Wiley Rein & Fielding

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Wiley Rein & Fielding (WRF) is a law firm with offices in Washington DC and northern Virginia that works in a wide variety of corporate law areas. In February 2007, Fred Fielding left "to become a counselor to President George W. Bush" in the Office of Counsel. The firm is also referred to as Wiley Rein. [1]

Defending fake news

In October 2006, Wiley Rein & Fielding law and lobby firm filed an appeal with the U.S. Federal Communications Commission (FCC), on behalf of the Radio-Television News Directors Association (RTNDA), asking the agency to halt its investigation of 77 television stations found to have aired video news releases (VNRs) without disclosure. [2] [3]

In the RTNDA filing, WRF portrayed the FCC's investigation as "an unprecedented regulatory intrusion into newsroom operations." Information the agency requested of the TV station owners will "consume the time, attention, and energy of innumerable station managers and employees, lawyers and consultants, professional membership and trade association representatives, etc. ... The investigation already has had a chilling effect on the dissemination of newsworthy information to the public," the filing states. Its conclusion opens, "Determining the content of a newscast, including when and how to identify sources, is at the very heart of the responsibilities of electronic journalists, and these decisions must remain far removed from government involvement or supervision." The filing was authored by WRF's Kathleen A. Kirby and Lawrence W. Secrest III. [4]

Interestingly, at least one WRF lawyer's interpretation of the FCC's April 2005 Public Notice on VNRs was substantially different than what the firm's October 2006 filing stated. In early 2005, WRF partner Rosemary Harold told Advertising Age that "What the FCC is saying is if it appears that someone got paid for putting it together and it's run in its entirety, even if furnished free to the stations, then it should be identified" (Ira Teinowitz and Matthew Creamer, "Fake news videos unmasked in FCC crackdown: Forced disclosure of VNR sources deals blow to controversial PR tactic," Advertising Age, April 18, 2005).

Defending drug companies' fake news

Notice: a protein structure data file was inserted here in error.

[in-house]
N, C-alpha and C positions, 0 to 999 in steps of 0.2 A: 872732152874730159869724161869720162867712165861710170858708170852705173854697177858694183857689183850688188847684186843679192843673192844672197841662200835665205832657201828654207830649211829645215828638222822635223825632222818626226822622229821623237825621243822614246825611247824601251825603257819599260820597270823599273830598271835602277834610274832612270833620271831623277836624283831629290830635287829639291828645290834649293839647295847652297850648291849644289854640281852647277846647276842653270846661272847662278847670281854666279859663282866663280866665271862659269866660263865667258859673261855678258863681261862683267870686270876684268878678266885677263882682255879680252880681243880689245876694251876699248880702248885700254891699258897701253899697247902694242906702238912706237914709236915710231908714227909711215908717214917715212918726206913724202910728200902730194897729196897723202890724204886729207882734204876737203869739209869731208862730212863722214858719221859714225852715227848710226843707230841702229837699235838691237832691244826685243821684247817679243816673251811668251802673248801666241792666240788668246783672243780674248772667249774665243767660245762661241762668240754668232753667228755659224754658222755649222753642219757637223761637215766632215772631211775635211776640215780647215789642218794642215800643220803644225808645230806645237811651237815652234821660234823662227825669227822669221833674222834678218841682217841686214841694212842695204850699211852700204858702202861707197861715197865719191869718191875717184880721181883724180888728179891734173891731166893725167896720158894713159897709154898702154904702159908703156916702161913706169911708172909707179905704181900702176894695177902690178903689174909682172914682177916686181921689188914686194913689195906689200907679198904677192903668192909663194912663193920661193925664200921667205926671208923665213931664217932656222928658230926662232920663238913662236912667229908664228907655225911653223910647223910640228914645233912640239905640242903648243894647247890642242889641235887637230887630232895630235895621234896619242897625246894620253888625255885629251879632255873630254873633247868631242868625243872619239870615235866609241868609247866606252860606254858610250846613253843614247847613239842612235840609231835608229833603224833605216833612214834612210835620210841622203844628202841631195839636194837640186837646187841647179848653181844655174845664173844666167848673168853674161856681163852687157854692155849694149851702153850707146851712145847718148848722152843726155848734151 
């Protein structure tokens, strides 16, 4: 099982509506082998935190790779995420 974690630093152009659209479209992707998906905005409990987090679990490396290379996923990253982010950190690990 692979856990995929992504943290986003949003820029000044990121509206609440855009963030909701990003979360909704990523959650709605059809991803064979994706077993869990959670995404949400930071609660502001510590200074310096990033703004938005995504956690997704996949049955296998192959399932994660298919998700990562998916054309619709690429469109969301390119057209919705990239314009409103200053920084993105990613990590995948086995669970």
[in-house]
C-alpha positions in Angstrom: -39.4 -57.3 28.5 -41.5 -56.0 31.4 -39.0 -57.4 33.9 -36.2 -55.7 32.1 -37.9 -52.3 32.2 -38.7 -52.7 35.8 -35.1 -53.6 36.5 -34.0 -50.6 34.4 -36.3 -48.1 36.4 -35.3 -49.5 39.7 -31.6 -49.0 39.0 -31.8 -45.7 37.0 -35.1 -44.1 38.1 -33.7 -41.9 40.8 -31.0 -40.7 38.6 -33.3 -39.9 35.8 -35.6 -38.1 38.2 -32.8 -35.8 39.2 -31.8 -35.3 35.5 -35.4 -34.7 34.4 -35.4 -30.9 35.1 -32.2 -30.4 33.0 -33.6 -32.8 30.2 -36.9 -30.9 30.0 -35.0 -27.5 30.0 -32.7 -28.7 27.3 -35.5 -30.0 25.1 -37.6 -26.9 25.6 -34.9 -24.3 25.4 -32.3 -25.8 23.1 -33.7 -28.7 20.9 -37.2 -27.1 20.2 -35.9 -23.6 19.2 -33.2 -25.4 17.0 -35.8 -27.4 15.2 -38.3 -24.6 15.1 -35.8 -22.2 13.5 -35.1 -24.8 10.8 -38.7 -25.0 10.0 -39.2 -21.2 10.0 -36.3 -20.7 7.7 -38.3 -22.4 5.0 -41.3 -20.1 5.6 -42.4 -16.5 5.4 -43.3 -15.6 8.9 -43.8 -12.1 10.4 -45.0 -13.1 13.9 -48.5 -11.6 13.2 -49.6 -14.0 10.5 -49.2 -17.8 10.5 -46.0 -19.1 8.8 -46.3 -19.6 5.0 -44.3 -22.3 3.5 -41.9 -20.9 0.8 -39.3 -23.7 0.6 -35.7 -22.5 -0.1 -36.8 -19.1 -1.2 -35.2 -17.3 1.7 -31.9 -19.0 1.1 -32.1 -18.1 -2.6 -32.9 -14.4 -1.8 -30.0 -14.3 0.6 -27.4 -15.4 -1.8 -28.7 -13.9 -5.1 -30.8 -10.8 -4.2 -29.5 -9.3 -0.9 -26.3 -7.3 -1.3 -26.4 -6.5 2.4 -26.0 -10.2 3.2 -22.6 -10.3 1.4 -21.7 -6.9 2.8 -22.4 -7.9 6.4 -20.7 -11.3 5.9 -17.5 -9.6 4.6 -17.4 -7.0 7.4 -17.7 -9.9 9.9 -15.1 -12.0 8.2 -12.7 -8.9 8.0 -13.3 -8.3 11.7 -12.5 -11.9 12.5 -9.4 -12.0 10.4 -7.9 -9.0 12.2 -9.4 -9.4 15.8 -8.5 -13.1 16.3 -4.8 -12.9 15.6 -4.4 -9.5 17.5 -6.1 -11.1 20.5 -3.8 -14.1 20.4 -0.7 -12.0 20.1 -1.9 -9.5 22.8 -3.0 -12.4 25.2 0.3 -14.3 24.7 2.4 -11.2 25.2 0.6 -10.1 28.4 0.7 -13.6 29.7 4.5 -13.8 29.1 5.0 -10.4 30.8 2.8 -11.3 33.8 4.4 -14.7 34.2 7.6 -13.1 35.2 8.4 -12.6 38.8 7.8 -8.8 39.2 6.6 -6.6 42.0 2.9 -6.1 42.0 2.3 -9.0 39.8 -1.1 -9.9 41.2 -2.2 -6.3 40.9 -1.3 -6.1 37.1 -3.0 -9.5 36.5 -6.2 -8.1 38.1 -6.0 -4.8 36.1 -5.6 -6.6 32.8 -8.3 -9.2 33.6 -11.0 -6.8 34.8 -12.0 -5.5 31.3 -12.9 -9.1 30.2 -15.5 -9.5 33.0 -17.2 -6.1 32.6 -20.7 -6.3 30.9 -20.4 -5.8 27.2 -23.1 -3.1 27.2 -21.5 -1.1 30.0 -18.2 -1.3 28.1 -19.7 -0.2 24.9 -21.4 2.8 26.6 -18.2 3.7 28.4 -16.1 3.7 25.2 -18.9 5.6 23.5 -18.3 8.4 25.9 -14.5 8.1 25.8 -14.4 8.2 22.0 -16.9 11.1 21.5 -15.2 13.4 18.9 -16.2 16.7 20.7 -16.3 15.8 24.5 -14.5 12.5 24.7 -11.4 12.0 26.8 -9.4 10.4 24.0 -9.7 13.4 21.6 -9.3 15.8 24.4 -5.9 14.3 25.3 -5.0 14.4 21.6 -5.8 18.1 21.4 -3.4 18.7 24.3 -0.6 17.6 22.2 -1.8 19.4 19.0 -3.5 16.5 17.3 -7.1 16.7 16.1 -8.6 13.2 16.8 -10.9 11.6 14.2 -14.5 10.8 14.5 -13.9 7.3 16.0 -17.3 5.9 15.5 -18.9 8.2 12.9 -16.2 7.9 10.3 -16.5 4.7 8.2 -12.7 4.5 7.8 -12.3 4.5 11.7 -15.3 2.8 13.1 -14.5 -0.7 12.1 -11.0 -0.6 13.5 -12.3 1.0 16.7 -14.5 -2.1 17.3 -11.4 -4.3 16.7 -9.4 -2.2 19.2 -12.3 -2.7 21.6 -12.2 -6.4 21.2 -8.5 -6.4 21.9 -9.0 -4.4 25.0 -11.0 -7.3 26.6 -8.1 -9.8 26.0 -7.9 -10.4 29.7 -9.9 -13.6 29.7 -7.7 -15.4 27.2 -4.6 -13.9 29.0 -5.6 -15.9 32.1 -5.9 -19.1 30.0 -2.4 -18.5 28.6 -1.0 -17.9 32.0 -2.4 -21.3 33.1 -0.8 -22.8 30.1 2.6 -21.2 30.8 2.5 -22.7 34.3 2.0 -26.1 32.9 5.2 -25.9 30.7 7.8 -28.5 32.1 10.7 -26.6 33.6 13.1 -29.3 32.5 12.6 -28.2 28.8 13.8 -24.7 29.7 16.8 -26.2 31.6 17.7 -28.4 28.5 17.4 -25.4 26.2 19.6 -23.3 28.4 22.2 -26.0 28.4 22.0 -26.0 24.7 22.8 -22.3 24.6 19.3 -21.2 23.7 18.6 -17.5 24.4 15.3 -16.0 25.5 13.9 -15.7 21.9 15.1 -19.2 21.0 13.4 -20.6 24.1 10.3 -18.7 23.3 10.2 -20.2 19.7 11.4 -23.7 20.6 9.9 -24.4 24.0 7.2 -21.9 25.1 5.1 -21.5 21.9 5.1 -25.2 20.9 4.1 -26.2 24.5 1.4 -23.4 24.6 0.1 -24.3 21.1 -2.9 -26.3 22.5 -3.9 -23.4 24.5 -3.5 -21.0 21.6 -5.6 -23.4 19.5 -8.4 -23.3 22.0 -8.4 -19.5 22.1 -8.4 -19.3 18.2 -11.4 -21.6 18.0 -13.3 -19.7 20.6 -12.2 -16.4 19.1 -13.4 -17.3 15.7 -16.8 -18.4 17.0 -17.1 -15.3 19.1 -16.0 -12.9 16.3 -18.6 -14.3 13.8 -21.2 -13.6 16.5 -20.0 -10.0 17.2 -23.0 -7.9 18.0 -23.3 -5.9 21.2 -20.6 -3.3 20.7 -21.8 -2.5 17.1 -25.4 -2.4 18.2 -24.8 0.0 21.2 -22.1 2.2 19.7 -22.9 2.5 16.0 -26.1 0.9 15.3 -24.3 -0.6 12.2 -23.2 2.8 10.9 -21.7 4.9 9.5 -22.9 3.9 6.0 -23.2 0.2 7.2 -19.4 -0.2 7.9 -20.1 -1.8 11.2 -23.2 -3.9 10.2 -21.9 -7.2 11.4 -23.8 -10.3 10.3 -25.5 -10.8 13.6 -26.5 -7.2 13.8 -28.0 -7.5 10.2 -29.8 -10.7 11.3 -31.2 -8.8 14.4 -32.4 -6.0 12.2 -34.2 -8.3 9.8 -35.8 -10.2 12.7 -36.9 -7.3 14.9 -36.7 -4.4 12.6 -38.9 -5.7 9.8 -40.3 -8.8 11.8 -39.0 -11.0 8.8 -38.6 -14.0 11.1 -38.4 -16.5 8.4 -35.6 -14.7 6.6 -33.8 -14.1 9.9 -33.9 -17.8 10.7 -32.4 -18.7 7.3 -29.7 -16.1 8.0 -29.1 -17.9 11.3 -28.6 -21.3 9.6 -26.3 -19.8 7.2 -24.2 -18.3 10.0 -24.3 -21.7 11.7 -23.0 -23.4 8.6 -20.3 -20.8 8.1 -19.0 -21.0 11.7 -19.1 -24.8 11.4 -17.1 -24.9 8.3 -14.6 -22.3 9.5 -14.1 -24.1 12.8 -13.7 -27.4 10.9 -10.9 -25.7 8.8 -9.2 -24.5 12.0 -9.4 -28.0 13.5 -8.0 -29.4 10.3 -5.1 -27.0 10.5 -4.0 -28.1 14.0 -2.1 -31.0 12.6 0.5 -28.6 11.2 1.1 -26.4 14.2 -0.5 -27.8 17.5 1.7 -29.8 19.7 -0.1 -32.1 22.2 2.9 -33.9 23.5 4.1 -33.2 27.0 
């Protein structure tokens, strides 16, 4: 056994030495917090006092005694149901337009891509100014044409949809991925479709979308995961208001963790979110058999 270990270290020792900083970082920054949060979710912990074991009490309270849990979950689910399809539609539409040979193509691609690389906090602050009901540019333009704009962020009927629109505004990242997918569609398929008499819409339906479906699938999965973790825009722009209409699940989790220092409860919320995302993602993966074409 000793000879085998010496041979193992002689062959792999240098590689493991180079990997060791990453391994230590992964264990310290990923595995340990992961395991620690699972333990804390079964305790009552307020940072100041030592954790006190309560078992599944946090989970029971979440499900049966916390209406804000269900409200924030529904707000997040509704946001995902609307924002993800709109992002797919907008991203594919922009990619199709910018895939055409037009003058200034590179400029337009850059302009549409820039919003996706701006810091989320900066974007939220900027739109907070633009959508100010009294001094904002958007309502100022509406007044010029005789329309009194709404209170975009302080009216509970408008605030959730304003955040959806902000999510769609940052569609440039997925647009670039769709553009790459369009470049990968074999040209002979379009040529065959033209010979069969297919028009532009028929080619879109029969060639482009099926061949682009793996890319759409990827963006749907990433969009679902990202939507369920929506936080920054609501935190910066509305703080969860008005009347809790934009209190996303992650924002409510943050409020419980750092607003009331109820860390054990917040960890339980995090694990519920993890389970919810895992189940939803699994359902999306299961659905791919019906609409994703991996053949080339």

In March 1994, WRF authored a brief on behalf of the Media Institute, filed with the U.S. Food and Drug Administration. The brief was in support of an earlier Washington Legal Foundation filing, urging the FDA to not regulate pharmaceutical companies' promotion of off-label uses for drugs. "Far from being harmful, drug company distribution of information about off-label uses of their products 'can be a positive force,'" the filing claimed, according to a May 1994 article by James G. Dickinson in Medical Marketing & Media.

While the WRF filing was on behalf of the Media Institute, several other groups supported it, including the "Association of American Publishers (representing most commercial book publishers), the Society of Professional Journalists (representing 13,500 members), the Radio-Television News Directors Association, and the Thomas Jefferson Center for the Protection of Free Expression (a University of Virginia affiliate in Charlottesville, VA, devoted solely to safe-guarding freedoms of speech and press in all forms)," according to Medical Marketing & Media.

The WRF filing "broadens the controversy beyond the mere policy statement that would impact industry-supported scientific and educational activities, to condemn FDA's longer-established policy requiring preclearance of video news releases," reported Medical Marketing & Media. "Boiled down to their essence, the Media Institute's comments would have FDA limit its regulation of medical product promotion to after-the-fact sanctions against proven false-and-misleading statements, as practiced by the Federal Trade Commission, which the Media Institute says 'is far more consistent with First Amendment values.'"

The WRF filing, in part, states, "FDA would have to show that its preclearance of video news releases is necessary to substantially alleviate whatever potentially harmful effects it identifies. With the enormous range of more reasonable remedies available to it, such as disclosures and after-the-fact enforcement, the FDA could not carry the burden imposed upon it by the Constitution and justify its preclearance requirement" (emphasis added).

Indecency issues

WRF has opposed FCC actions and Congressional legislation sanctioning TV and radio stations for broadcasting "indecent" content.

In April 2004, WRF's Kathleen Kirby told Broadcasting & Cable that "while the FCC has generally not focused on news programs for indecent material, local newscasts are now vulnerable. ... Alluding to the NBC-Bono decision, she noted that 'some words are inherently indecent and profane.' Context, she said, has been completely removed from the debate" (Steve McClellan, "Bleepinator Anyone? Stations install protection against on-air indecency," Broadcasting & Cable, April 26, 2004).


Founding partners

Other notable partners

The head of its Food and Product Safety division, is Andrew S. Krulwich, the former General Counsul of the US Consumer Product Safety Commission.[6]

Other staff

Notable former staff


WRF's lobbying list

WRF lobbyists registered in 2005 as working on behalf of the RTNDA are Susan Buck, Senior Public Policy Consultant, Bryan Cunningham, Gregg Elias (Partner), Kathleen A. Kirby, Of Counsel, Peter Krug, Public Policy Consultant and Mary Jo Manning, Of Counsel.

The Office of the Clerk of the U.S. House of Representatives lists WRF as the registered lobbyist, as at October 2006, for: [8]

Contact info

Washington office

1776 K Street NW
Washington, DC 20006
Phone: 202.719.7000
Fax: 202.719.7049

Northern Virginia office

7925 Jones Branch Drive
Suite 6200
McLean, VA 22102
Phone: 703.905.2800
Fax: 703.905.2820

Resources and articles

Related SourceWatch articles

External articles